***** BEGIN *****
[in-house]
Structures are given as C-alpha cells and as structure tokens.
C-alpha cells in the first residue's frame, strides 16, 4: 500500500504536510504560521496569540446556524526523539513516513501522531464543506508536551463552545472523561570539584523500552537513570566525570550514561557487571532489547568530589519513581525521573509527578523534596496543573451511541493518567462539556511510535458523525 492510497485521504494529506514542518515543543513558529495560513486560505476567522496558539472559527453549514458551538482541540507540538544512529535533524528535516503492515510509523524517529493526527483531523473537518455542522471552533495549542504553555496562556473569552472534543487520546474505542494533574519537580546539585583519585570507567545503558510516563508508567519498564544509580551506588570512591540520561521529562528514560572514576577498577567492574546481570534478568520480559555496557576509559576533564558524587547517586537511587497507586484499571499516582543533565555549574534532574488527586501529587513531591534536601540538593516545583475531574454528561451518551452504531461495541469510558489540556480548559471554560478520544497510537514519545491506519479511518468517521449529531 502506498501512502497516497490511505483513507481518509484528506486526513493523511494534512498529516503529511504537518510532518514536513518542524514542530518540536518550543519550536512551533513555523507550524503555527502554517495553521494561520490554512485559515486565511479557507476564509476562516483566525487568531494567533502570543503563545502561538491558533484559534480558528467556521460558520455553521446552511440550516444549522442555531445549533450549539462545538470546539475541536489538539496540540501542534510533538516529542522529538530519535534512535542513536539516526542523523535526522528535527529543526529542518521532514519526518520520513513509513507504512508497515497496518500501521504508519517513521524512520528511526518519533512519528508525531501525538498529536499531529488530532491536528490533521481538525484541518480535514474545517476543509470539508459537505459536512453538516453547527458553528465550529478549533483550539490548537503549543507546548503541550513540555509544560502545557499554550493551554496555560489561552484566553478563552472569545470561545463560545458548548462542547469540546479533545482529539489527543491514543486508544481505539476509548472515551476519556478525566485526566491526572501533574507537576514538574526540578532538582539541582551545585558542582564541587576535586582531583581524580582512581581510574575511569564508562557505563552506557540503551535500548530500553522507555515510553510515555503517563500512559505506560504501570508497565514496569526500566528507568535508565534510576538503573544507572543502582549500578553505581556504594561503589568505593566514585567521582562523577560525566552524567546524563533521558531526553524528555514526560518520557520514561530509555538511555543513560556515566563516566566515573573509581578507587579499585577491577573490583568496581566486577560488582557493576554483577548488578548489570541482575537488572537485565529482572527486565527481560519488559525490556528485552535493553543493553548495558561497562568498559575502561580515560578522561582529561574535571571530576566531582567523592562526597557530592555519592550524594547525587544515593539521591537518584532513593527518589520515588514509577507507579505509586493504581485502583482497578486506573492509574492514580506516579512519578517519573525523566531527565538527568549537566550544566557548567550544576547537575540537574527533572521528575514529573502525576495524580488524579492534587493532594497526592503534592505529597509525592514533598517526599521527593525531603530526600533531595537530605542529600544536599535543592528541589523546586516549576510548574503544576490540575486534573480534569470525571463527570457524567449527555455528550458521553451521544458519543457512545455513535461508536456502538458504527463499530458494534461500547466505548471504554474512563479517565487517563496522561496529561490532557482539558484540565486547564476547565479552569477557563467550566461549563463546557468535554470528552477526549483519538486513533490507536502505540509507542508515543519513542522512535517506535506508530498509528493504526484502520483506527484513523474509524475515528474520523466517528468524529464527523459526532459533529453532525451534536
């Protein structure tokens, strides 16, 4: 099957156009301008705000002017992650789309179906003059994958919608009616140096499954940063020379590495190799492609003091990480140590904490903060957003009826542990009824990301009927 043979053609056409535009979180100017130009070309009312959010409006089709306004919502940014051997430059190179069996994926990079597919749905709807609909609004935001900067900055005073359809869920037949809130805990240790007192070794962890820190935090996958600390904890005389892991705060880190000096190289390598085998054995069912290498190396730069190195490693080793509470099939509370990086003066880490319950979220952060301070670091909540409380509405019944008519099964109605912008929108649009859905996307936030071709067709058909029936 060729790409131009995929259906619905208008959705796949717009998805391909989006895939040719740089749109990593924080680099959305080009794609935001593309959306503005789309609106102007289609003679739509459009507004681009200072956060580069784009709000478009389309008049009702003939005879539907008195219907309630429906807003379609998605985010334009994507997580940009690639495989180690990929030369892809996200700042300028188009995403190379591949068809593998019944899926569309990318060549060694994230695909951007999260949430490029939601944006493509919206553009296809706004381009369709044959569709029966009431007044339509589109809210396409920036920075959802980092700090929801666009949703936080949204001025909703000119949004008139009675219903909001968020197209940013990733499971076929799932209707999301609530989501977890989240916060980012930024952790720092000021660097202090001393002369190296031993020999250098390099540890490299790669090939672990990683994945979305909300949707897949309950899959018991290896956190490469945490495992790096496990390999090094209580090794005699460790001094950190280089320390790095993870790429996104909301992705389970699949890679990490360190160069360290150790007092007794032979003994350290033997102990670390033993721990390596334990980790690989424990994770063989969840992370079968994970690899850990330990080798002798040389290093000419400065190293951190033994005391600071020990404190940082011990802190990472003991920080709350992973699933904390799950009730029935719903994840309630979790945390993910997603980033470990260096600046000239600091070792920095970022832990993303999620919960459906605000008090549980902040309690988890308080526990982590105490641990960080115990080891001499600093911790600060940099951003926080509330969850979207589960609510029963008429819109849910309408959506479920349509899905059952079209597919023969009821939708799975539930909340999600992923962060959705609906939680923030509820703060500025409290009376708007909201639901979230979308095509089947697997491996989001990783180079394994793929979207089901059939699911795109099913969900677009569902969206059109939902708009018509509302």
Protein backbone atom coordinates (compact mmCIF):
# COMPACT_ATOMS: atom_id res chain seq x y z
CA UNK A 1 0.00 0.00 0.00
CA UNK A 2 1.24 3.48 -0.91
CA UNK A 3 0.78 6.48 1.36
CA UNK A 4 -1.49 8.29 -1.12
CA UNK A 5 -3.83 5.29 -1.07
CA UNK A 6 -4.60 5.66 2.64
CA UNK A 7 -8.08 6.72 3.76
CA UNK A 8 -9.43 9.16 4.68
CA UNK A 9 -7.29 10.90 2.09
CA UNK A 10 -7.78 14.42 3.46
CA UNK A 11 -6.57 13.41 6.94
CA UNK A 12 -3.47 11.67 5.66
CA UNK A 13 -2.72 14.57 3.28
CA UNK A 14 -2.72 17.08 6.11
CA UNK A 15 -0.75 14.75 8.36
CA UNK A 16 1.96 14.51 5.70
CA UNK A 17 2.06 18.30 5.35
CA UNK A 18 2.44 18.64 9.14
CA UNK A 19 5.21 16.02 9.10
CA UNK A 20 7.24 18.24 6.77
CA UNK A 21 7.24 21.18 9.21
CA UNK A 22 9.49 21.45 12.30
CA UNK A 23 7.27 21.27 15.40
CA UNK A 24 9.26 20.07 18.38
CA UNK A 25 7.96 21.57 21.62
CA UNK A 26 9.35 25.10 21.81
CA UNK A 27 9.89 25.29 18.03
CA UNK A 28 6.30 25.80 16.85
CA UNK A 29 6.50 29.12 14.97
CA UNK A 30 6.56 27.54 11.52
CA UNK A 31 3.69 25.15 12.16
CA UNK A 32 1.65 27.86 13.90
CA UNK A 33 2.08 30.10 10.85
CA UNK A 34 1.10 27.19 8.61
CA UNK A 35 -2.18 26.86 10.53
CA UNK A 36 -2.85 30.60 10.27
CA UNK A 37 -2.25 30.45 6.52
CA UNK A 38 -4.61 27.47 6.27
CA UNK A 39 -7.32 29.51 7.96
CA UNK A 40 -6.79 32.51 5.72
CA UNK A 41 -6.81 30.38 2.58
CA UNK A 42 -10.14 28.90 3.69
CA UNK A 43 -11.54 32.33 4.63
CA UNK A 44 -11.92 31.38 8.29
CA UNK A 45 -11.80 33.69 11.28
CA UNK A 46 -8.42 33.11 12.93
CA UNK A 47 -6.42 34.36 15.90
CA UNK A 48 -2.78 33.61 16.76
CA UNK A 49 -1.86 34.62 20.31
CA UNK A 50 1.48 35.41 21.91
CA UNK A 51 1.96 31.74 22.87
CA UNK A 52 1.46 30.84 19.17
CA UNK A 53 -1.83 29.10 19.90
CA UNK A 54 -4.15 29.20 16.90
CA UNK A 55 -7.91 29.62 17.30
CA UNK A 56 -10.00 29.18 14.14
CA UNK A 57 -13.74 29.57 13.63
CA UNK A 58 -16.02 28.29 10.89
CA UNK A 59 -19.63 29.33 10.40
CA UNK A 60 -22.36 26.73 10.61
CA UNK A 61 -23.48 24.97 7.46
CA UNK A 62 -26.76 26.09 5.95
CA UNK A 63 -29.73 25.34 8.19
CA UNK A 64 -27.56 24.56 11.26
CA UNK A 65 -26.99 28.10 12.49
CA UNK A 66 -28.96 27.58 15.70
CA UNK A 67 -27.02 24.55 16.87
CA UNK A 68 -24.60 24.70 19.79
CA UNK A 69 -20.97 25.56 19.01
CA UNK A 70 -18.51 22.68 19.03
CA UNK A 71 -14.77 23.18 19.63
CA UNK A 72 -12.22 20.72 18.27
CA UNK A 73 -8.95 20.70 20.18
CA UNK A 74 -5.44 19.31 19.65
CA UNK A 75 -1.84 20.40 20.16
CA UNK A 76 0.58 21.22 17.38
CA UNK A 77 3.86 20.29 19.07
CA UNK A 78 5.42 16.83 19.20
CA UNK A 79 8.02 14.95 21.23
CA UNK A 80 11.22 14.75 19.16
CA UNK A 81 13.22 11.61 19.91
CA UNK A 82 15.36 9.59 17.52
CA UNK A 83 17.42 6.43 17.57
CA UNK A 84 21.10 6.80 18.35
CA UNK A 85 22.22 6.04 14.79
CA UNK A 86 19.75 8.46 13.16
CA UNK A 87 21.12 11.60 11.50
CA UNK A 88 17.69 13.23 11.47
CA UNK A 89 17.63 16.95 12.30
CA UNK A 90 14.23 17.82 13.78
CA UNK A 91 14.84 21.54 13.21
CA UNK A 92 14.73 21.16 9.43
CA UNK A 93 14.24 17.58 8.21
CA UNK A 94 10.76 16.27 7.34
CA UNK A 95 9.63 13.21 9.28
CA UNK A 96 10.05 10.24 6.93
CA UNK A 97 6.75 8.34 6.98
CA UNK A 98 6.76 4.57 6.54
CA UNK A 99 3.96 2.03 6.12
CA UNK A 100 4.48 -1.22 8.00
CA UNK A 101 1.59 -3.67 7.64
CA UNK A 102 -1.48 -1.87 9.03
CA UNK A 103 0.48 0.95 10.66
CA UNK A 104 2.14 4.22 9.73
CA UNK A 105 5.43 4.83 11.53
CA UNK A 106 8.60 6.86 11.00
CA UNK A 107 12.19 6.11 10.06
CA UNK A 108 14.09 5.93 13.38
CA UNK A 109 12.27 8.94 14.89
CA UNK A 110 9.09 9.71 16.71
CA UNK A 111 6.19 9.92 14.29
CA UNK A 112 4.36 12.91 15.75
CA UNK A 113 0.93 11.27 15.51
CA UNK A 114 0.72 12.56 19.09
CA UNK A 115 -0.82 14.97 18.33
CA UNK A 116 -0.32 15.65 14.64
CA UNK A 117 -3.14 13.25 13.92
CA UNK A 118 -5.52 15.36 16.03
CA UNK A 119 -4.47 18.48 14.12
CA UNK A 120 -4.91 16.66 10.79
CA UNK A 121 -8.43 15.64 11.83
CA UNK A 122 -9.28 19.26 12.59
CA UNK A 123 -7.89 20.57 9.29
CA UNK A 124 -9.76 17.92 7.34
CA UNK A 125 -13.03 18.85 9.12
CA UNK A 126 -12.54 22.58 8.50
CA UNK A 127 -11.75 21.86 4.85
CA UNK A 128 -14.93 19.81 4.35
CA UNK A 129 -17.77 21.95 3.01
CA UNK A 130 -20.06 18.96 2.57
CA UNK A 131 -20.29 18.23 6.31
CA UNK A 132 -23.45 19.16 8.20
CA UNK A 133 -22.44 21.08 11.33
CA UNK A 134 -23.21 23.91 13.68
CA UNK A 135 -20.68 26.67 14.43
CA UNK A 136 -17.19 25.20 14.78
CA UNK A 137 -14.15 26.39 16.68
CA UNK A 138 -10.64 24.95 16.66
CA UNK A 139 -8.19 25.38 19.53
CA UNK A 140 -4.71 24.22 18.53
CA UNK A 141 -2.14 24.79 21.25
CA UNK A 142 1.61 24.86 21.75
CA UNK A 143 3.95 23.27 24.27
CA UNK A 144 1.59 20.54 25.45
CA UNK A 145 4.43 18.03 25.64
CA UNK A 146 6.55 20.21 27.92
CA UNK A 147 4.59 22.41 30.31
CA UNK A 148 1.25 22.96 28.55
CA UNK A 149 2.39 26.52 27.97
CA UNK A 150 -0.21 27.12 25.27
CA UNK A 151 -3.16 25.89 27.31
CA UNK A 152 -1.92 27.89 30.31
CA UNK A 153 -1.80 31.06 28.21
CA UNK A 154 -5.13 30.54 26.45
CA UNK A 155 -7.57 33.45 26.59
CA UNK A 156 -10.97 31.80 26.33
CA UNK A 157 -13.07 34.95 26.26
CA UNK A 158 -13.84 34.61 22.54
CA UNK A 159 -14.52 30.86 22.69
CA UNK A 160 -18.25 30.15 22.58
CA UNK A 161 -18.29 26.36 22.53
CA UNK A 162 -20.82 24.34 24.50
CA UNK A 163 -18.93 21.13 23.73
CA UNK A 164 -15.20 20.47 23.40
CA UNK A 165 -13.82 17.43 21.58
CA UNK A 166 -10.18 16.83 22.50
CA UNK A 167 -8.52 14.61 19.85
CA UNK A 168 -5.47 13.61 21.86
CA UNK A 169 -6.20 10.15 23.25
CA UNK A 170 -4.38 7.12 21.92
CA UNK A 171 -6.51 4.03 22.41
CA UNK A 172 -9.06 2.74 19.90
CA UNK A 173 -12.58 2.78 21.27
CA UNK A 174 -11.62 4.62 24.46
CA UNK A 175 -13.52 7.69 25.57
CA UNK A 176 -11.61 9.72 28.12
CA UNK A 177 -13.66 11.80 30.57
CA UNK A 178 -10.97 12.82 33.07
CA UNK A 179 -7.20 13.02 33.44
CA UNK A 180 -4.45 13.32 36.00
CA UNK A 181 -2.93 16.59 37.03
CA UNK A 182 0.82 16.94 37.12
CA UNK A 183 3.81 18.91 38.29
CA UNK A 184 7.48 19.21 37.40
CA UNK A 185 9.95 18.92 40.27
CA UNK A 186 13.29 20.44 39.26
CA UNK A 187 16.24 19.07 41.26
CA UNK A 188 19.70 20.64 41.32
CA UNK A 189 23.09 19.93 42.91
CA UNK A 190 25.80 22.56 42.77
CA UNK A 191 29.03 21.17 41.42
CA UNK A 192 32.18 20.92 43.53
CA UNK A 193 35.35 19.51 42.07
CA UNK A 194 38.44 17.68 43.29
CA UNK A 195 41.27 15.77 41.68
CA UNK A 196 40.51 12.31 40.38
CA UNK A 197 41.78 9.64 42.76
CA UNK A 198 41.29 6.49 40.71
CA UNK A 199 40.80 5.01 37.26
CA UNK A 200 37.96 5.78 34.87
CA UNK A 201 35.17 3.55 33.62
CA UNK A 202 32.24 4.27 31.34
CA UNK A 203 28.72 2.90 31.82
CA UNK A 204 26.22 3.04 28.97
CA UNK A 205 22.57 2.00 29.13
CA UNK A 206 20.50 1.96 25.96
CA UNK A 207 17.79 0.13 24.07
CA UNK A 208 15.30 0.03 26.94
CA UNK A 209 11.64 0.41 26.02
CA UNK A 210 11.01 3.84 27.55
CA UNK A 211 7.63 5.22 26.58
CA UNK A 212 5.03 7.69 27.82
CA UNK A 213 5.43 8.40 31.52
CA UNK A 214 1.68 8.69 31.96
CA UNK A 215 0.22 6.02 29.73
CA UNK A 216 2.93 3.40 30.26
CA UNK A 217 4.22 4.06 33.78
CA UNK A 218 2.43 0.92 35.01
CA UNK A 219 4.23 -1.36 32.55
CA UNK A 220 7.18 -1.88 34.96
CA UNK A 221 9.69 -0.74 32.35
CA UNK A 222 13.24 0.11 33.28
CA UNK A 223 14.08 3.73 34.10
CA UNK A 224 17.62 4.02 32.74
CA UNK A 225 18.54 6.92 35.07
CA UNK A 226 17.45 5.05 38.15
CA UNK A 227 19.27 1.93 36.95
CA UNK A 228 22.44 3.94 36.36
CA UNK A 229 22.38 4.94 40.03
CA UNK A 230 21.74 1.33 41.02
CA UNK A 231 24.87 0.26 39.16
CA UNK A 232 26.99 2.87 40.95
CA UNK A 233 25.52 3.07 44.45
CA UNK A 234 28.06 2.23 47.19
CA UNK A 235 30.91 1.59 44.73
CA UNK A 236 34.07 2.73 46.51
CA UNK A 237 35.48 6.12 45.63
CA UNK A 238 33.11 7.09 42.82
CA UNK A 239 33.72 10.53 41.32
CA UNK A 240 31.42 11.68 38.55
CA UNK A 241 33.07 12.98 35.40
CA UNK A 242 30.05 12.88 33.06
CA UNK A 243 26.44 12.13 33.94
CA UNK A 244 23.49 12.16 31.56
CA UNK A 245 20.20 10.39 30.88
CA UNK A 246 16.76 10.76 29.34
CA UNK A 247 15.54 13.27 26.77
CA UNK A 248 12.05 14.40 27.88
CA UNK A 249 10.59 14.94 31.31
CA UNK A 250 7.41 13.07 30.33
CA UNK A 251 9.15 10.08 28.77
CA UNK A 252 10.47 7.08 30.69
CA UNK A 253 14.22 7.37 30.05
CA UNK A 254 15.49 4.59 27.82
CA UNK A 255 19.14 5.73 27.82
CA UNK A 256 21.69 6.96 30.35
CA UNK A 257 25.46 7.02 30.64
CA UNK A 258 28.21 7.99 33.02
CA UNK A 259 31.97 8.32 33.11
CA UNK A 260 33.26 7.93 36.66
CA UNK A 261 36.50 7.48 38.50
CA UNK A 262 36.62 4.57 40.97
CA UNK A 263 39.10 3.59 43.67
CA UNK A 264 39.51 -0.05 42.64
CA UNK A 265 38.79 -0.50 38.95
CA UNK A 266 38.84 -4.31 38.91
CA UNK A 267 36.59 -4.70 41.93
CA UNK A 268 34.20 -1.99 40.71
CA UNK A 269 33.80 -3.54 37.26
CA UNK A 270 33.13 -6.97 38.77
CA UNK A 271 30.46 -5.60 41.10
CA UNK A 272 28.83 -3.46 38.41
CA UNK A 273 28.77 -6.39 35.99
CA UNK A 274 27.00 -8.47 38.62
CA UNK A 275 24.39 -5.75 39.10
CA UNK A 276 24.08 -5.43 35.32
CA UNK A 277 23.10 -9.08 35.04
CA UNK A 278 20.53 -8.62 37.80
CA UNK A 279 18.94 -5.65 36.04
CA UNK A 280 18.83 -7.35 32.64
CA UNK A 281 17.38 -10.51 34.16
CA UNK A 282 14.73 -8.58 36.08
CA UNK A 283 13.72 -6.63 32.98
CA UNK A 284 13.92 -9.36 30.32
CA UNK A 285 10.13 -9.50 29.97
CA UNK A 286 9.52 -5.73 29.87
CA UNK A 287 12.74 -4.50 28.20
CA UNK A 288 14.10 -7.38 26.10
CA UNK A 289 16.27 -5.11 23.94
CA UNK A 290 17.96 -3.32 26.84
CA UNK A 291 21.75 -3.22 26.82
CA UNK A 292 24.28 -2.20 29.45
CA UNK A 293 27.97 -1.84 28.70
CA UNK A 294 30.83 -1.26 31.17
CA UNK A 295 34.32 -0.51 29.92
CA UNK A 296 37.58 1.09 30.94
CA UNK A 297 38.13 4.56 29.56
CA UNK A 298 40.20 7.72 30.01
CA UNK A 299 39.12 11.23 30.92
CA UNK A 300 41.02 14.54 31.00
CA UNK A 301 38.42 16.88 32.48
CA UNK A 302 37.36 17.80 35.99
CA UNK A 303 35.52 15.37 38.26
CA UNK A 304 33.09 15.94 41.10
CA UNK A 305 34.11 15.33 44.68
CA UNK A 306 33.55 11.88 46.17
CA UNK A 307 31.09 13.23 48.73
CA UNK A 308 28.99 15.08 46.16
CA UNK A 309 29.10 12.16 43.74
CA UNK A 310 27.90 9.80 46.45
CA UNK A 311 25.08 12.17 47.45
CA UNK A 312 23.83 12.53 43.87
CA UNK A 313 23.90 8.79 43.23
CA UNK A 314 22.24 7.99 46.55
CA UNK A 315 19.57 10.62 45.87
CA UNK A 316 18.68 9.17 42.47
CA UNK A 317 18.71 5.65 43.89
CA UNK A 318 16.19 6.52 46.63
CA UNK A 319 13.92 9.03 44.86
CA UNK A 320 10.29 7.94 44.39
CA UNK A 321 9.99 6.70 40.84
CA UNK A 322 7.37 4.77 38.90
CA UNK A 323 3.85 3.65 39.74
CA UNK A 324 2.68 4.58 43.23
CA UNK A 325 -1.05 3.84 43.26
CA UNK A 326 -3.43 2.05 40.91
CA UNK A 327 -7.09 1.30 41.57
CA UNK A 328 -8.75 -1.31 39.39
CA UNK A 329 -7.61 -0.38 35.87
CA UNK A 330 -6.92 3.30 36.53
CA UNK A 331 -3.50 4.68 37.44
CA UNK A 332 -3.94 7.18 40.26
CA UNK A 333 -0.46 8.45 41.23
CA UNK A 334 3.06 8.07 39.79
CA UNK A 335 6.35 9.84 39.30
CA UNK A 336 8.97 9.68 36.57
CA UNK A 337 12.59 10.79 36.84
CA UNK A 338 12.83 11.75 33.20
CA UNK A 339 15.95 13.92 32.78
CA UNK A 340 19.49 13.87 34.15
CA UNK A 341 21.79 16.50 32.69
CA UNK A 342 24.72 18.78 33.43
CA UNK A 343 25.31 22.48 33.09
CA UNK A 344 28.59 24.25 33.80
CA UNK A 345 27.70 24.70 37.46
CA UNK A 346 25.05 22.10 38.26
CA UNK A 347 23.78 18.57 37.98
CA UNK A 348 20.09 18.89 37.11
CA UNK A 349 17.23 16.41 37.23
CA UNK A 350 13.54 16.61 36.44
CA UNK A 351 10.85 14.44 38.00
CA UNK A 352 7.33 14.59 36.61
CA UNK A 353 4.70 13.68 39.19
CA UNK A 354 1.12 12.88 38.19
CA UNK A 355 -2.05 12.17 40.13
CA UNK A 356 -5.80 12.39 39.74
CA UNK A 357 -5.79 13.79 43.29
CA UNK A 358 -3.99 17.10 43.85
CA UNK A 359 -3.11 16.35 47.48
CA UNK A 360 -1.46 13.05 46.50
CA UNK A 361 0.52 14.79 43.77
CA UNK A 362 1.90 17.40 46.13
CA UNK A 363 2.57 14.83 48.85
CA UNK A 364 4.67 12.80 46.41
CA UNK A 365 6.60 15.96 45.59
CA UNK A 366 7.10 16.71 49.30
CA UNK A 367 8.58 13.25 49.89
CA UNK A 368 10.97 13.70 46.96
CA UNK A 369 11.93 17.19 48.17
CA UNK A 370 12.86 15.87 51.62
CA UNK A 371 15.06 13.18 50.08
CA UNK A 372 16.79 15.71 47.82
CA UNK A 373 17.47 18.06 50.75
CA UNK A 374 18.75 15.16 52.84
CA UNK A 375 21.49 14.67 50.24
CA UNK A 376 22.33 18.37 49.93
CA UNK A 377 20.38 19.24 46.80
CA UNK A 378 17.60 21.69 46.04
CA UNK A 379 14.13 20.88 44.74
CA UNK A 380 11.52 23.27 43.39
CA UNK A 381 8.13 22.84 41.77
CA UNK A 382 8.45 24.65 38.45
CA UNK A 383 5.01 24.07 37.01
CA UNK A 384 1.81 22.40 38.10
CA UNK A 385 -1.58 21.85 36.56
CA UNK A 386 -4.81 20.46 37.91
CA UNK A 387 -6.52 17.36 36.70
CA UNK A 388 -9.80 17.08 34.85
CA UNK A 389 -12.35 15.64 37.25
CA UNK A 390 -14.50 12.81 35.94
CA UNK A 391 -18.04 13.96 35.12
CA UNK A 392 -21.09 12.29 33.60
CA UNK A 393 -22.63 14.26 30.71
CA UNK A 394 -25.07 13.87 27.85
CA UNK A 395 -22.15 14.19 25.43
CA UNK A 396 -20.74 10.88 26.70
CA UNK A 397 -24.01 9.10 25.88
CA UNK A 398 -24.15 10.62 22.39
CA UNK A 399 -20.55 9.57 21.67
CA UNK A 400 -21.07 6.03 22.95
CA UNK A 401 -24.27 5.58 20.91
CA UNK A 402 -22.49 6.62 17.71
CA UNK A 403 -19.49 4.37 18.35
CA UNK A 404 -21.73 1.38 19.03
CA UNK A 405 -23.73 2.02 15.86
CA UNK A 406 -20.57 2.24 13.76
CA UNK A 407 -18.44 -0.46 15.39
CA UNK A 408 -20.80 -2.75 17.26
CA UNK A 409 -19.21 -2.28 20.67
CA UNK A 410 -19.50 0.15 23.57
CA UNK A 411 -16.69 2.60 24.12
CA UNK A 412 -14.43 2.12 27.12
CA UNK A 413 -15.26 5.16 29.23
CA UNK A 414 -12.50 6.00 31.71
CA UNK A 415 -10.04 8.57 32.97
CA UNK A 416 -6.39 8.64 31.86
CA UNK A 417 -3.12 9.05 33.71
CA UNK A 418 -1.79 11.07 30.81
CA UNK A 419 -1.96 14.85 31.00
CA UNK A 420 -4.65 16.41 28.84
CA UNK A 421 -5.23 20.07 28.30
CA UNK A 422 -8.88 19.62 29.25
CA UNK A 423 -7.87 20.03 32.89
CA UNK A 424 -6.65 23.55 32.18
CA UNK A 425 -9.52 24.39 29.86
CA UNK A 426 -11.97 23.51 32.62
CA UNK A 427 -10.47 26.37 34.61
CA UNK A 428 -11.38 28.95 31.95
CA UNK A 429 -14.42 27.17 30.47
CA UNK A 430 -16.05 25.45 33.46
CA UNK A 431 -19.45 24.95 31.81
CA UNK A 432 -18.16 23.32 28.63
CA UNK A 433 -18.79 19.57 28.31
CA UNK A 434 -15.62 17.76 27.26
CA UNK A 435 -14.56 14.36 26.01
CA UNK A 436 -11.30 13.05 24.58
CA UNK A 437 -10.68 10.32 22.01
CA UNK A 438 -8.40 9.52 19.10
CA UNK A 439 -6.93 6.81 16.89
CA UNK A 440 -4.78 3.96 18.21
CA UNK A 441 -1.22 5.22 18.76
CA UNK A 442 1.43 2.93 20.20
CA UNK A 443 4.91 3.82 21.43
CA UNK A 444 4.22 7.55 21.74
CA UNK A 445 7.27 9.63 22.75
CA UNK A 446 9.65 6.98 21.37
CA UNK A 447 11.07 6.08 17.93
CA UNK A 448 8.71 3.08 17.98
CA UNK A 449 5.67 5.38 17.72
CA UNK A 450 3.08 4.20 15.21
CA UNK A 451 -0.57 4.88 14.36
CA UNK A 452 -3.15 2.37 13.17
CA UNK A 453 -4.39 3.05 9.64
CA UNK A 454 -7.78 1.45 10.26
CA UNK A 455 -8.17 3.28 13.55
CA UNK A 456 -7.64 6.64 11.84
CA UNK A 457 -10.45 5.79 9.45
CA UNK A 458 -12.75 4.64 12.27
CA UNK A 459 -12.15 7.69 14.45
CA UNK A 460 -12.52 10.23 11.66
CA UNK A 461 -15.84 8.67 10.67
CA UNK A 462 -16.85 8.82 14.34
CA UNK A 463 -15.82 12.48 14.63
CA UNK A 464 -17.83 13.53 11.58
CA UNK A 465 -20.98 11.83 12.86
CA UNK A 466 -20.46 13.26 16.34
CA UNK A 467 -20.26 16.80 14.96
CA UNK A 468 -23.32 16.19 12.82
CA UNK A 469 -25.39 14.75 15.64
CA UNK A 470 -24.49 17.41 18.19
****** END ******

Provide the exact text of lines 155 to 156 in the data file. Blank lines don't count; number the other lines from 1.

CA UNK A 149 2.39 26.52 27.97
CA UNK A 150 -0.21 27.12 25.27